Andy Goldsworthy is one of my favorite living artists. His medium is leaves, rocks, icicles, stones and all the bits of nature most people would leave alone or remove for non-artistic reasons. Where we would rake and bag our leaves, Goldsworthy would sort them by color and arrange them in a serpentine line. Looking at his art both lowers my blood pressure and fills me with awe.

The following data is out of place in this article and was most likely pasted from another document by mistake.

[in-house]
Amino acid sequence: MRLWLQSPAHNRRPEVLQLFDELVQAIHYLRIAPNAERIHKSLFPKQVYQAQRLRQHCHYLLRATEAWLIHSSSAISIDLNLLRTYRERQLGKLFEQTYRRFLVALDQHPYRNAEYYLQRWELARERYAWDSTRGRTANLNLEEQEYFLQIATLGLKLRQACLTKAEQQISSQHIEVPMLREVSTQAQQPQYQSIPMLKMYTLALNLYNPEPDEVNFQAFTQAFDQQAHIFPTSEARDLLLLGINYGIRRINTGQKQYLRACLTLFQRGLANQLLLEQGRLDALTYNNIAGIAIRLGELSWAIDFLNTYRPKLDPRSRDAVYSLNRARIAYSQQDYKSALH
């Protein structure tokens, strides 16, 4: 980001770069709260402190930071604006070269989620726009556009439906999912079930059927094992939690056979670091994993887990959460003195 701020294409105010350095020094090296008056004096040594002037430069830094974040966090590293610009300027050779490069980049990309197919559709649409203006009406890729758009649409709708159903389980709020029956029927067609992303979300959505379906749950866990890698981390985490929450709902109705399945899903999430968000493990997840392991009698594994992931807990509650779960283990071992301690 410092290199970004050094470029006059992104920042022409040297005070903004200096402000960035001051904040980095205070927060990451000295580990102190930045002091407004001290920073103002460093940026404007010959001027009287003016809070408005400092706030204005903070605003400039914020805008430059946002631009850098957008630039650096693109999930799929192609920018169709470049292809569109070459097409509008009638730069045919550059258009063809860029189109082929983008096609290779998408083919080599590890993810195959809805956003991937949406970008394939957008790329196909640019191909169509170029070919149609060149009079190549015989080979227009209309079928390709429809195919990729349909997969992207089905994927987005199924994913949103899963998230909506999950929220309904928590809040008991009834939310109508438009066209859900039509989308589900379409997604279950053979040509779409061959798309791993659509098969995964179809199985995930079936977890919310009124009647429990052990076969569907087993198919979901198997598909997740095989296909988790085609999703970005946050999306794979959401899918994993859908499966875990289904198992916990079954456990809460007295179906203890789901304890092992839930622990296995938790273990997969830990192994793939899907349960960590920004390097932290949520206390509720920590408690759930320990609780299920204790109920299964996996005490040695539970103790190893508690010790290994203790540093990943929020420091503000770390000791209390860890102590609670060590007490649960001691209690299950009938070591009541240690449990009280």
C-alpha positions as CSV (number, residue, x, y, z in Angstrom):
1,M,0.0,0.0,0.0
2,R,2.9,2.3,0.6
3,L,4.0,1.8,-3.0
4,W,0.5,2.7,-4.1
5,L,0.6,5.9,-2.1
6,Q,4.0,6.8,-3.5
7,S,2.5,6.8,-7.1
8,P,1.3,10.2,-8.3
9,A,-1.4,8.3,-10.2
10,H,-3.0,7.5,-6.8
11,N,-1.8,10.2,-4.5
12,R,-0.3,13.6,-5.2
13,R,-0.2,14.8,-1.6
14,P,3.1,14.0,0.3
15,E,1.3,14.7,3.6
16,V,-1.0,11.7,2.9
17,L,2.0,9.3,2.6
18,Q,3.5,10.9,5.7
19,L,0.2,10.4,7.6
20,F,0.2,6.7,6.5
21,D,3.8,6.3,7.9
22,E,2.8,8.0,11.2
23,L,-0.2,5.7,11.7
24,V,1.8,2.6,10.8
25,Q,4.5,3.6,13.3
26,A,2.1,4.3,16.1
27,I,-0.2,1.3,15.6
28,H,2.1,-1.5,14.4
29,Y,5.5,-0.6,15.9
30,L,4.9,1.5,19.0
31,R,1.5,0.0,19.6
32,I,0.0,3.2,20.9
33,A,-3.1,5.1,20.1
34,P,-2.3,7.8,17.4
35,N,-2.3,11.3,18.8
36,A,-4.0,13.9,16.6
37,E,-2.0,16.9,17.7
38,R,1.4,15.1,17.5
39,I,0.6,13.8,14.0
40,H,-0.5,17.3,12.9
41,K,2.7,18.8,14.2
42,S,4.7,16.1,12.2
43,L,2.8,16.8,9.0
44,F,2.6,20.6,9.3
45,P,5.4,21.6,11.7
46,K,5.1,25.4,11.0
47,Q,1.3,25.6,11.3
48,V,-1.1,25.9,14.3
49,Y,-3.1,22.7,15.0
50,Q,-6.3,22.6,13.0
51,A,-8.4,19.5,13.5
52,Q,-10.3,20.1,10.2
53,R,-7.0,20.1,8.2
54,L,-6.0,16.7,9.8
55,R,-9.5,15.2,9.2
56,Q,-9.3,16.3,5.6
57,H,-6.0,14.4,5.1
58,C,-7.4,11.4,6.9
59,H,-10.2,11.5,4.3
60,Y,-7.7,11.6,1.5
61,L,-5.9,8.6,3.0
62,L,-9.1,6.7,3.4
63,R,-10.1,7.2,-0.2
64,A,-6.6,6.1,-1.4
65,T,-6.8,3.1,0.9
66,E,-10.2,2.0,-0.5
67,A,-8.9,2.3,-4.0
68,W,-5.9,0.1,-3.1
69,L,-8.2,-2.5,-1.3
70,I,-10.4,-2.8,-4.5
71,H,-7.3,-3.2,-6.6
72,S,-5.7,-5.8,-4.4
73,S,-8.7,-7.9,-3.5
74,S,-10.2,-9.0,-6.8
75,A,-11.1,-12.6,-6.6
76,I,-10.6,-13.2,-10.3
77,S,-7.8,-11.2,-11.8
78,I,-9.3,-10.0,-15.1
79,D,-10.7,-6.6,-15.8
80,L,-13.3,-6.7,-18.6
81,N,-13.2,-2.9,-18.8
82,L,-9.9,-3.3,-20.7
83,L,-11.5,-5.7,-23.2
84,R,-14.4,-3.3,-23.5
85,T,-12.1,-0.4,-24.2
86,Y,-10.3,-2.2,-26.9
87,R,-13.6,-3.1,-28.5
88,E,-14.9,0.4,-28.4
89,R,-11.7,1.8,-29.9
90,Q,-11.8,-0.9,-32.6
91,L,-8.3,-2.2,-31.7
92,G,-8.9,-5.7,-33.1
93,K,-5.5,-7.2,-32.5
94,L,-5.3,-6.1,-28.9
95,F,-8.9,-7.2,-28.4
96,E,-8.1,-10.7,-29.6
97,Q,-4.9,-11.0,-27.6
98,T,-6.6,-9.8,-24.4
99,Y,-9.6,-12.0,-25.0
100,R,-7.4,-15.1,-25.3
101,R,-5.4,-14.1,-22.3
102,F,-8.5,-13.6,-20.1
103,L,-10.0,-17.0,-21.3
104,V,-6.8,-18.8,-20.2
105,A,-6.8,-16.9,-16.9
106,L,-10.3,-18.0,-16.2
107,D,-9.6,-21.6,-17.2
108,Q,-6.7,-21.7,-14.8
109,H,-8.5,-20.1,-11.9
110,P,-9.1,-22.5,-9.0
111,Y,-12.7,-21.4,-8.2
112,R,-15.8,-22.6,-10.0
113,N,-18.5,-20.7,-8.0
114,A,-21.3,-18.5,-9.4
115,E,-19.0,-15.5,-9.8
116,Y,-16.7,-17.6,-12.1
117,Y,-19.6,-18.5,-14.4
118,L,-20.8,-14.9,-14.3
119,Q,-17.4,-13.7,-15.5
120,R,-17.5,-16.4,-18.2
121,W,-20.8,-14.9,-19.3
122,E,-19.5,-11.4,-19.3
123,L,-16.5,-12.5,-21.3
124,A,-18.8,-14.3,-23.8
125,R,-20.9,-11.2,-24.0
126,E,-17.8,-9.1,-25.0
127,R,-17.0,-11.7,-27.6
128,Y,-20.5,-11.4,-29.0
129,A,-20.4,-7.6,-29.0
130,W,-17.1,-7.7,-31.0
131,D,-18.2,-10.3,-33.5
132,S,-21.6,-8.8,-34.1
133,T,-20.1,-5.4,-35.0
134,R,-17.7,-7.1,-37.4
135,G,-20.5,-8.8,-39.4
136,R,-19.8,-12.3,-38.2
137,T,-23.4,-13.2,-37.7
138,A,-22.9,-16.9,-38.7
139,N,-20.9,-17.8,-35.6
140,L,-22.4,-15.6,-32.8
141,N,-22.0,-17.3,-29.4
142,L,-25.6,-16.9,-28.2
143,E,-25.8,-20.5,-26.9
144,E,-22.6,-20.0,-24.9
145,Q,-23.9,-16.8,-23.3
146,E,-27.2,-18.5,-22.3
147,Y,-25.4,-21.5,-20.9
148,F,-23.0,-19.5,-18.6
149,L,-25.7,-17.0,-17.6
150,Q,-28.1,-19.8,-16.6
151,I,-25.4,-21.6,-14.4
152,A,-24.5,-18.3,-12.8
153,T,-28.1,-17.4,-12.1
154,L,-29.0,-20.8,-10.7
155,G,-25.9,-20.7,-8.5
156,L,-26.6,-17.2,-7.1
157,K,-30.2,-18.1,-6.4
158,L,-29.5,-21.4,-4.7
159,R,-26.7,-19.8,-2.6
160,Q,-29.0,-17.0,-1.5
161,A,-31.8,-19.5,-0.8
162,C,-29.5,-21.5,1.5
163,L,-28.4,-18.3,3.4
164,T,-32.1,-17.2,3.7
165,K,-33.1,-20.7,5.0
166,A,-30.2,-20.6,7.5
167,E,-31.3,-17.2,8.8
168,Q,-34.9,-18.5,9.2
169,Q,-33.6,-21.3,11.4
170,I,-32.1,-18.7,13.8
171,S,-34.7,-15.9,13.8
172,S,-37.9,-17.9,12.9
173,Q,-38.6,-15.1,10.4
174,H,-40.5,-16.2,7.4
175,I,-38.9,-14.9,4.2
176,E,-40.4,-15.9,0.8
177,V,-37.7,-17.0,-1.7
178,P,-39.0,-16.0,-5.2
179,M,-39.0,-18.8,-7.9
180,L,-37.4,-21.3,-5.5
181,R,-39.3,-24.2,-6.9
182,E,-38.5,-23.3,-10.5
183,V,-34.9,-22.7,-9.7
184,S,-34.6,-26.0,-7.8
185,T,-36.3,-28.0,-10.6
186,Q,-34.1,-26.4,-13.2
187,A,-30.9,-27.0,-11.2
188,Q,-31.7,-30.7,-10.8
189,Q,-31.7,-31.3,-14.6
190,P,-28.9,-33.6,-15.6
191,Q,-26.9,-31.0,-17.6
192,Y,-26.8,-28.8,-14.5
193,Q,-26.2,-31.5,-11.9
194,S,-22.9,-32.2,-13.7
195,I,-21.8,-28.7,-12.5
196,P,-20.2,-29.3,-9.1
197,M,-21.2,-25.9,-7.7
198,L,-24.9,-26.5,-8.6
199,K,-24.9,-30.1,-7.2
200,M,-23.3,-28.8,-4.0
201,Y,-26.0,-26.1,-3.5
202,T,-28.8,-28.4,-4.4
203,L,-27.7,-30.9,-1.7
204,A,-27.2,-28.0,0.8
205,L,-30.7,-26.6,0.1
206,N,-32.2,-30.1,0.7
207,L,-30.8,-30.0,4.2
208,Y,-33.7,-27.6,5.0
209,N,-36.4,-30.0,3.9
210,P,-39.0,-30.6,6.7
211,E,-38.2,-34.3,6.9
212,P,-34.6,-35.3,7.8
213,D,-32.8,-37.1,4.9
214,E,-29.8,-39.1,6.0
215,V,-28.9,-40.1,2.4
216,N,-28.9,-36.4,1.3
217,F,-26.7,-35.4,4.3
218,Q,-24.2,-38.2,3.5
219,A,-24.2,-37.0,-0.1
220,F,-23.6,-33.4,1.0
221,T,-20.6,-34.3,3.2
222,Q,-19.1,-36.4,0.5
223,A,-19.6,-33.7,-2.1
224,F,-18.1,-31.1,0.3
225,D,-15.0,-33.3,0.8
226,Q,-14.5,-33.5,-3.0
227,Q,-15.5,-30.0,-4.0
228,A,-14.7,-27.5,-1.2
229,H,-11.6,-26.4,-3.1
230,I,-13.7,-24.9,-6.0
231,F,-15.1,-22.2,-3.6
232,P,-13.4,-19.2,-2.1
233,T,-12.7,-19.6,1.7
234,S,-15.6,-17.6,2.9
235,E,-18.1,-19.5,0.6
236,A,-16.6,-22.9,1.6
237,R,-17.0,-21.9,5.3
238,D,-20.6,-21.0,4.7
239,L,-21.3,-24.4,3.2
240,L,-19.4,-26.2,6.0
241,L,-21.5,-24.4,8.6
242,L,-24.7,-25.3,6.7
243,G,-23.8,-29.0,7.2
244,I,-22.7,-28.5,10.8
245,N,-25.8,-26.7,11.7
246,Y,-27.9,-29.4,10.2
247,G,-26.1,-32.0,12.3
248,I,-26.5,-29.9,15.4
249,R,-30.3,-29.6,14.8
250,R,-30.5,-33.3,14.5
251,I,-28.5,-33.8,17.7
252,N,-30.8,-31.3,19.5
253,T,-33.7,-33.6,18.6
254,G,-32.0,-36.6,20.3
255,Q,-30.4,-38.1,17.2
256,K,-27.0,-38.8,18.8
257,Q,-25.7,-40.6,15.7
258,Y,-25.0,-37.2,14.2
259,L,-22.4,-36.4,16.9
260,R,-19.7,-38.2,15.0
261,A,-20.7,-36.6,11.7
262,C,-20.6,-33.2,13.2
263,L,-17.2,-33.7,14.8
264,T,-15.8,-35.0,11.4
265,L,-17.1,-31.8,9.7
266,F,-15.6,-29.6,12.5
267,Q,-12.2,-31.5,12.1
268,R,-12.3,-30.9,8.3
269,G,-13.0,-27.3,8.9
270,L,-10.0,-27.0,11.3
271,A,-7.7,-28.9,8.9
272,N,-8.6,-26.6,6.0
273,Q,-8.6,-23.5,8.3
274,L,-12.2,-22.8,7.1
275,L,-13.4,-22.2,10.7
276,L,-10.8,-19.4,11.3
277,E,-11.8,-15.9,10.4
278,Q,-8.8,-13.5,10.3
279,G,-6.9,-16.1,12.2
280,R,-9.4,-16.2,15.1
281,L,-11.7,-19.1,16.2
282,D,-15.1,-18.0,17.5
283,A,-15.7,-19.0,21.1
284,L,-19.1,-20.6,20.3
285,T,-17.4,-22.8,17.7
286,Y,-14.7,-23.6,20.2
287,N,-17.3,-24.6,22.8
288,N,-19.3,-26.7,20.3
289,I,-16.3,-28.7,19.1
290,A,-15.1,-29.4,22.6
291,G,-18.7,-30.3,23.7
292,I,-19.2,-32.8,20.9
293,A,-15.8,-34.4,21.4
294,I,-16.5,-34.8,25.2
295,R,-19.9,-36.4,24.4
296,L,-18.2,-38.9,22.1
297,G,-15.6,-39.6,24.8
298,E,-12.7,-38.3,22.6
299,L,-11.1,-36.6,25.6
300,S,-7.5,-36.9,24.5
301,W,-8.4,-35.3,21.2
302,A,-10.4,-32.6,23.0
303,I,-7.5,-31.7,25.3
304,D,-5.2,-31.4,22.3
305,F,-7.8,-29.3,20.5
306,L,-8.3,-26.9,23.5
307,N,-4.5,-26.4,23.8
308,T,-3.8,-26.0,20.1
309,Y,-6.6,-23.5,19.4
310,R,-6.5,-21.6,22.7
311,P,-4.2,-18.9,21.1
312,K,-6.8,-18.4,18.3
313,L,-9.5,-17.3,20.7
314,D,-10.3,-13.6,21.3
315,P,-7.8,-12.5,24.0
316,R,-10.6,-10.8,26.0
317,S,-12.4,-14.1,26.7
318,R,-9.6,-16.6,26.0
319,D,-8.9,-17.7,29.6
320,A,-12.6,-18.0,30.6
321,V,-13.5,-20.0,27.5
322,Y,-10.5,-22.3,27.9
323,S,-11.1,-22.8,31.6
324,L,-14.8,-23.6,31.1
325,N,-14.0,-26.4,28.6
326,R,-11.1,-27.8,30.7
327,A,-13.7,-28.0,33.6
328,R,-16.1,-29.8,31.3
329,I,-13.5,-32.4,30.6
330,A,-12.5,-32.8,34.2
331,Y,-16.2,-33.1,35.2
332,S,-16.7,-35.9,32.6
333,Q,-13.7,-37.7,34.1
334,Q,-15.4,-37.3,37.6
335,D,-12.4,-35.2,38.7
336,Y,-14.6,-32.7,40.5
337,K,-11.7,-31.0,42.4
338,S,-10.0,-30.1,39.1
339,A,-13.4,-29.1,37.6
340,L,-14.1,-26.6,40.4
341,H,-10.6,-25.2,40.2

The best way to dip into Goldsworthy's world is to watch the film Rivers and Tides: Working with Time, available at HCPL. There is also a short clip from the film available on YouTube. In Goldsworthy's playful, sometimes feverish search for materials and sites, we see a manchild possessed. The film presents many of his installations all over the world, including those at sites in France, Scotland, Nova Scotia and New York. Besides the stunning visual beauty he creates, I am intrigued by the ephemeralness of his creations. Icicle sculptures melt, leaves wash away, and rock cairns collapse. Time continues, the sea rushes in, and we are reminded just how transitory we really are. Through the medium of film, we are privileged to view Goldsworthy's creations before they go back to ground.